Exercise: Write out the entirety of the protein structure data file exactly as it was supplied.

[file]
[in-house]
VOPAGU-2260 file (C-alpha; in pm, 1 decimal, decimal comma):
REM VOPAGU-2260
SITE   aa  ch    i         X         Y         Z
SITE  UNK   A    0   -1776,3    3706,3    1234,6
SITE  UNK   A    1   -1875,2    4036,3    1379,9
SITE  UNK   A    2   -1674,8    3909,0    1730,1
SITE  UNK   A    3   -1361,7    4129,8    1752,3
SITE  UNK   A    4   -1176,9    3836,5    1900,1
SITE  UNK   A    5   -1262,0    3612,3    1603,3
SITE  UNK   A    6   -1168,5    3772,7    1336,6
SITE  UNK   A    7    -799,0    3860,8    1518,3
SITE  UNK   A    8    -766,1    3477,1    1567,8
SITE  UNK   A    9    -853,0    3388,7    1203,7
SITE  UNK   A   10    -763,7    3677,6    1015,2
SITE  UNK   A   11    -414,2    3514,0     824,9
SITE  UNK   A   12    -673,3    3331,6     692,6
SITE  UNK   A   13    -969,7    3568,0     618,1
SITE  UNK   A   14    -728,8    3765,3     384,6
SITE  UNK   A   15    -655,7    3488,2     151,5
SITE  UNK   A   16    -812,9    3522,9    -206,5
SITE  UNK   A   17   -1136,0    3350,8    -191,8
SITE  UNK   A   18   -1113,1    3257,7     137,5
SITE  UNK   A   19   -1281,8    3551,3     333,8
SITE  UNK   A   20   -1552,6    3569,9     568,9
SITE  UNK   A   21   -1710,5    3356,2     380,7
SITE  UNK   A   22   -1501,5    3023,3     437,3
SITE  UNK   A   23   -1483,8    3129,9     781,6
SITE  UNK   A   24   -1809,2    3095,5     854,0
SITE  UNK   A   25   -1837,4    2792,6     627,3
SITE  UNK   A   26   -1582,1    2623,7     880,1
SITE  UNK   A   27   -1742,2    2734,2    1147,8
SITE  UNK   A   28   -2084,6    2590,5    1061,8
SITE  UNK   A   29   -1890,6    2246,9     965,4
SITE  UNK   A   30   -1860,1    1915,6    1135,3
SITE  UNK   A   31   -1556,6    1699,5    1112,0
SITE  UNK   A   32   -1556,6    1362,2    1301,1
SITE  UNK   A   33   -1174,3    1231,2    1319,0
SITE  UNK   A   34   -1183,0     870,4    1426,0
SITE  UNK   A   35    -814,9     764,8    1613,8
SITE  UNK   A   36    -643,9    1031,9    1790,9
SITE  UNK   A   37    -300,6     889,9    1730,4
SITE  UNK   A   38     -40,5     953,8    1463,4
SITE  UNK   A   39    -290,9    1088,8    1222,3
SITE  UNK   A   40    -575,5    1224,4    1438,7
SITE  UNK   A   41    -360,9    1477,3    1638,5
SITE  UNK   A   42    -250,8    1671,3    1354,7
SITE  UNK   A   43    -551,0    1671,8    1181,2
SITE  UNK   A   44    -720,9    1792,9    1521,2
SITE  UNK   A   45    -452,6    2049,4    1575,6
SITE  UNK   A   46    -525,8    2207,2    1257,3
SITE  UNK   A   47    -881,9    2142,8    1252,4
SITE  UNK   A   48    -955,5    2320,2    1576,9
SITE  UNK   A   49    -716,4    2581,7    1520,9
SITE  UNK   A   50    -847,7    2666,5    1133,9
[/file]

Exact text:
[in-house]
VOPAGU-2260 file (C-alpha; in pm, 1 decimal, decimal comma):
REM VOPAGU-2260
SITE   aa  ch    i         X         Y         Z
SITE  UNK   A    0   -1776,3    3706,3    1234,6
SITE  UNK   A    1   -1875,2    4036,3    1379,9
SITE  UNK   A    2   -1674,8    3909,0    1730,1
SITE  UNK   A    3   -1361,7    4129,8    1752,3
SITE  UNK   A    4   -1176,9    3836,5    1900,1
SITE  UNK   A    5   -1262,0    3612,3    1603,3
SITE  UNK   A    6   -1168,5    3772,7    1336,6
SITE  UNK   A    7    -799,0    3860,8    1518,3
SITE  UNK   A    8    -766,1    3477,1    1567,8
SITE  UNK   A    9    -853,0    3388,7    1203,7
SITE  UNK   A   10    -763,7    3677,6    1015,2
SITE  UNK   A   11    -414,2    3514,0     824,9
SITE  UNK   A   12    -673,3    3331,6     692,6
SITE  UNK   A   13    -969,7    3568,0     618,1
SITE  UNK   A   14    -728,8    3765,3     384,6
SITE  UNK   A   15    -655,7    3488,2     151,5
SITE  UNK   A   16    -812,9    3522,9    -206,5
SITE  UNK   A   17   -1136,0    3350,8    -191,8
SITE  UNK   A   18   -1113,1    3257,7     137,5
SITE  UNK   A   19   -1281,8    3551,3     333,8
SITE  UNK   A   20   -1552,6    3569,9     568,9
SITE  UNK   A   21   -1710,5    3356,2     380,7
SITE  UNK   A   22   -1501,5    3023,3     437,3
SITE  UNK   A   23   -1483,8    3129,9     781,6
SITE  UNK   A   24   -1809,2    3095,5     854,0
SITE  UNK   A   25   -1837,4    2792,6     627,3
SITE  UNK   A   26   -1582,1    2623,7     880,1
SITE  UNK   A   27   -1742,2    2734,2    1147,8
SITE  UNK   A   28   -2084,6    2590,5    1061,8
SITE  UNK   A   29   -1890,6    2246,9     965,4
SITE  UNK   A   30   -1860,1    1915,6    1135,3
SITE  UNK   A   31   -1556,6    1699,5    1112,0
SITE  UNK   A   32   -1556,6    1362,2    1301,1
SITE  UNK   A   33   -1174,3    1231,2    1319,0
SITE  UNK   A   34   -1183,0     870,4    1426,0
SITE  UNK   A   35    -814,9     764,8    1613,8
SITE  UNK   A   36    -643,9    1031,9    1790,9
SITE  UNK   A   37    -300,6     889,9    1730,4
SITE  UNK   A   38     -40,5     953,8    1463,4
SITE  UNK   A   39    -290,9    1088,8    1222,3
SITE  UNK   A   40    -575,5    1224,4    1438,7
SITE  UNK   A   41    -360,9    1477,3    1638,5
SITE  UNK   A   42    -250,8    1671,3    1354,7
SITE  UNK   A   43    -551,0    1671,8    1181,2
SITE  UNK   A   44    -720,9    1792,9    1521,2
SITE  UNK   A   45    -452,6    2049,4    1575,6
SITE  UNK   A   46    -525,8    2207,2    1257,3
SITE  UNK   A   47    -881,9    2142,8    1252,4
SITE  UNK   A   48    -955,5    2320,2    1576,9
SITE  UNK   A   49    -716,4    2581,7    1520,9
SITE  UNK   A   50    -847,7    2666,5    1133,9